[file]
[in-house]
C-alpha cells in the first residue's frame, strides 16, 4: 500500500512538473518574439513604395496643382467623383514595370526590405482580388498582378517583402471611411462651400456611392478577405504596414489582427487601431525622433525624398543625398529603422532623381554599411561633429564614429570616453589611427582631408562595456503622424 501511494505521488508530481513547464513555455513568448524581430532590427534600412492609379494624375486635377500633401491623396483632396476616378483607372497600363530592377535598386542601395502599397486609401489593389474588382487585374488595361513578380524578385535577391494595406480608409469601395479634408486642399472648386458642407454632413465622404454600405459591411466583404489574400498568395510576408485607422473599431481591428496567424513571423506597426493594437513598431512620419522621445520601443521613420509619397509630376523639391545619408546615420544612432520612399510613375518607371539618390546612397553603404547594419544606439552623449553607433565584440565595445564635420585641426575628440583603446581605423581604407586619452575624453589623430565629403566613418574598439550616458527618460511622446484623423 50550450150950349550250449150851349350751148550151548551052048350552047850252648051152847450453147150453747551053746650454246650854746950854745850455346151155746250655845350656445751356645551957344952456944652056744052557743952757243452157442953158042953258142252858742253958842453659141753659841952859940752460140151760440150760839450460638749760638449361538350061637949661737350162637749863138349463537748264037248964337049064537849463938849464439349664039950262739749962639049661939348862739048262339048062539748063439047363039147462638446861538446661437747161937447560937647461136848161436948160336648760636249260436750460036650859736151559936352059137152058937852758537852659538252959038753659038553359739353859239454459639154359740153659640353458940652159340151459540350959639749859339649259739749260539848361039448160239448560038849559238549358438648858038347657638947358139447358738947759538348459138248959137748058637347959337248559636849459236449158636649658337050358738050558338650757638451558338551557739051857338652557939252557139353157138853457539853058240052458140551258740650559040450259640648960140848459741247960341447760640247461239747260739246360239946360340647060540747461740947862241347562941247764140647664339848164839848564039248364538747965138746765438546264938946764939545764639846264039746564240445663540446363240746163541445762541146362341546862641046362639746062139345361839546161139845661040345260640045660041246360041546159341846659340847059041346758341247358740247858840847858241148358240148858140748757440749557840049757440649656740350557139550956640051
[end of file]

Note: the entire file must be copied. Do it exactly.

[in-house]
C-alpha cells in the first residue's frame, strides 16, 4: 500500500512538473518574439513604395496643382467623383514595370526590405482580388498582378517583402471611411462651400456611392478577405504596414489582427487601431525622433525624398543625398529603422532623381554599411561633429564614429570616453589611427582631408562595456503622424 501511494505521488508530481513547464513555455513568448524581430532590427534600412492609379494624375486635377500633401491623396483632396476616378483607372497600363530592377535598386542601395502599397486609401489593389474588382487585374488595361513578380524578385535577391494595406480608409469601395479634408486642399472648386458642407454632413465622404454600405459591411466583404489574400498568395510576408485607422473599431481591428496567424513571423506597426493594437513598431512620419522621445520601443521613420509619397509630376523639391545619408546615420544612432520612399510613375518607371539618390546612397553603404547594419544606439552623449553607433565584440565595445564635420585641426575628440583603446581605423581604407586619452575624453589623430565629403566613418574598439550616458527618460511622446484623423 50550450150950349550250449150851349350751148550151548551052048350552047850252648051152847450453147150453747551053746650454246650854746950854745850455346151155746250655845350656445751356645551957344952456944652056744052557743952757243452157442953158042953258142252858742253958842453659141753659841952859940752460140151760440150760839450460638749760638449361538350061637949661737350162637749863138349463537748264037248964337049064537849463938849464439349664039950262739749962639049661939348862739048262339048062539748063439047363039147462638446861538446661437747161937447560937647461136848161436948160336648760636249260436750460036650859736151559936352059137152058937852758537852659538252959038753659038553359739353859239454459639154359740153659640353458940652159340151459540350959639749859339649259739749260539848361039448160239448560038849559238549358438648858038347657638947358139447358738947759538348459138248959137748058637347959337248559636849459236449158636649658337050358738050558338650757638451558338551557739051857338652557939252557139353157138853457539853058240052458140551258740650559040450259640648960140848459741247960341447760640247461239747260739246360239946360340647060540747461740947862241347562941247764140647664339848164839848564039248364538747965138746765438546264938946764939545764639846264039746564240445663540446363240746163541445762541146362341546862641046362639746062139345361839546161139845661040345260640045660041246360041546159341846659340847059041346758341247358740247858840847858241148358240148858140748757440749557840049757440649656740350557139550956640051